Region Elementaire ou Sublunaire qui Comprend Les Corps Simpes qui Sont Elements, divisez en Legers et Pesans: et Les Corps Mixtes, divisez en Imparfais, et les Parfais; Les Meteores et les Minereaux Sont les Imparfais, et les Parfais Sont les Plantes et les Animaux. Nouvelle edition revue, corrigee et augmentec par le Sieur Greg. Mariette Parisien, a Paris ... 1696 [cartographic material].
- Paris : Gregoire Mariette, 1696.
- Physical description
- 1 map ; 51 x 36 cm
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|G3190 1696 .M3||In-library use|
Item belongs to a collection
The David Rumsey Map Collection was started in the mid 1980s and contains more than 150,000 maps. The collection focuses on rare 16th to 21st century maps of North and South America, the World, Asia, Africa, Europe, and Oceania. The collection includes atlases, wall maps, globes, school geographies, pocket maps, books of exploration, maritime charts, and a variety of cartographic materials., The David Rumsey Map Collection was started in the mid 1980s and contains more than 150,000 maps. The collection focuses on rare 16th to 21st century maps of North and South America, the World, Asia, Africa, Europe, and Oceania. The collection includes atlases, wall maps, globes, school geographies, pocket maps, books of exploration, maritime charts, and a variety of cartographic materials.
- Digital collection
- 68628 digital items
- Mariette, Gregoire, 1646-1710.
- Publication date
- Celestial chart hand colored, presents the universe as a place that is simultaneously ordered and chaotic, spiritual and temporal, familiar and fantastical. A rare separately issued map of the cosmos, integrating ancient Pagan and medieval Christian cosmology with Renaissance beliefs and experiences. Originally published in Italian by Antonino Saliba in 1582, the map was later reissued in Latin by Cornelis de Jode in slightly modified format (lacking one of the nine rings). This copy is a new edition published by Gregoire Mariette. Shows eight concentric rings, from the inner ring depicting the infernal regions to an encircling ring of fire, populated by demons, phoenixes and salamanders. The fourth ring is a hemispheric map on a south-polar projection. Within the spandrels are decorative images of the sun and moon. The diagram is surmounted by a title with flanking hemispheric maps. The cosmic model of concentric rings was derived from Aristotle and Ptolemy, which in modified forms prevailed until the seventeenth century. The Ptolemaic model comprised nine spheres around the earth: five planets, the sun, the moon, the stars, and the primum mobile. This departure from the classical content of the nine spheres while retaining the structure, is entirely typical of the fluid state of Renaissance science.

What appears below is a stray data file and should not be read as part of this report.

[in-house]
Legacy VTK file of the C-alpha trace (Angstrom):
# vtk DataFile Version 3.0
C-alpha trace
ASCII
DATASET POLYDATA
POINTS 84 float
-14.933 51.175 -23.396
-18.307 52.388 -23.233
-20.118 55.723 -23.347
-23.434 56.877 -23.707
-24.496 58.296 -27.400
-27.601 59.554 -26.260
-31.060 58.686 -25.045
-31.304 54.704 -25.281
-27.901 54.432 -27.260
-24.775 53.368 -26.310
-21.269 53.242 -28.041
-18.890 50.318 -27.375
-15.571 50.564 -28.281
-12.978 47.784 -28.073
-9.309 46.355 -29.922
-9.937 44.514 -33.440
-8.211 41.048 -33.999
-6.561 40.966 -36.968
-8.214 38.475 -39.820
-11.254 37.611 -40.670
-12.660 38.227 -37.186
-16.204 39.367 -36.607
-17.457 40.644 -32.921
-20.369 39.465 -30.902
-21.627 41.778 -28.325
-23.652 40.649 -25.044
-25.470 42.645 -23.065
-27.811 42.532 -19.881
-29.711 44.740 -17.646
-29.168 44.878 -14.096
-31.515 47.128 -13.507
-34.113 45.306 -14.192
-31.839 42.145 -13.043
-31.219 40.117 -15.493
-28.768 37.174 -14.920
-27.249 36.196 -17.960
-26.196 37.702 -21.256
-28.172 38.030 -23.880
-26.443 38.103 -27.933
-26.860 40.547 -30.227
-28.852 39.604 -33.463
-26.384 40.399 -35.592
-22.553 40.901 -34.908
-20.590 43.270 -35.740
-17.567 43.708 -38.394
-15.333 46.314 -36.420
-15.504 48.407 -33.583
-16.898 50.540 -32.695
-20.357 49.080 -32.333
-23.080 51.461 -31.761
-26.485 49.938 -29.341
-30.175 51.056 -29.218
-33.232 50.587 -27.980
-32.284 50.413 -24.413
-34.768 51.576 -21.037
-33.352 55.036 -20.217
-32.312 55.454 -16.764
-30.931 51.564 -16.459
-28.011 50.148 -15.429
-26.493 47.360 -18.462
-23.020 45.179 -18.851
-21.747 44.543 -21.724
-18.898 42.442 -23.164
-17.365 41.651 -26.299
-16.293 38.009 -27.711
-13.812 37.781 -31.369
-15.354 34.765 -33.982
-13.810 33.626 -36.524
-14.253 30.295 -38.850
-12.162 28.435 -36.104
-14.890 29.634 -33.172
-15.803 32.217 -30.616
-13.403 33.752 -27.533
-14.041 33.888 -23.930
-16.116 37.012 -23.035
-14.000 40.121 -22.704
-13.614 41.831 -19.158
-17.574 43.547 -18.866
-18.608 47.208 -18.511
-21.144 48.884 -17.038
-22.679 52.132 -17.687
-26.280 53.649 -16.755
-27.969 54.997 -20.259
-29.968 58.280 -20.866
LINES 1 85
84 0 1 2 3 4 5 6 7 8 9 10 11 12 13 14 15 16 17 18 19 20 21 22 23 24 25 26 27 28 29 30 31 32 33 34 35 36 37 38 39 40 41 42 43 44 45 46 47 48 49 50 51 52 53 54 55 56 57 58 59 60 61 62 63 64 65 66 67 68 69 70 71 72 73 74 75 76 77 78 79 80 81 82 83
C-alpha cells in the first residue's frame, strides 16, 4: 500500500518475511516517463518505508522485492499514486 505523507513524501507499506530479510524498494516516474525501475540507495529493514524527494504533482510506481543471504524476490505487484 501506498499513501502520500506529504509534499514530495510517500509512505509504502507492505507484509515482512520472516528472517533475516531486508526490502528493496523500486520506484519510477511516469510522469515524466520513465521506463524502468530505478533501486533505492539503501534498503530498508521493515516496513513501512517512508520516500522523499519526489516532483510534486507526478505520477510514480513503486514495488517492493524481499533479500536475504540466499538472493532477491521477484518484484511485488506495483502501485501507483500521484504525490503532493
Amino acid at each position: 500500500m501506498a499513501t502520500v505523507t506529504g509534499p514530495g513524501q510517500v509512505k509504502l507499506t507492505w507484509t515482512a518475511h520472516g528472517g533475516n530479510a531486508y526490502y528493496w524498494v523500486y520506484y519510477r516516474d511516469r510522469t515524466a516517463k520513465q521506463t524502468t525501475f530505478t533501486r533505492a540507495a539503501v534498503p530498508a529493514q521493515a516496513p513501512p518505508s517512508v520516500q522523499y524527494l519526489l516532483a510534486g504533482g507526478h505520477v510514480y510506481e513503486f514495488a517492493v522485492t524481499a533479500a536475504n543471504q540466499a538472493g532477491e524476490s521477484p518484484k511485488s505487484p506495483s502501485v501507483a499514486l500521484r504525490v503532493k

- Celestial Map.
- Cosmological Map.
- Pub list no.: 11174.000.
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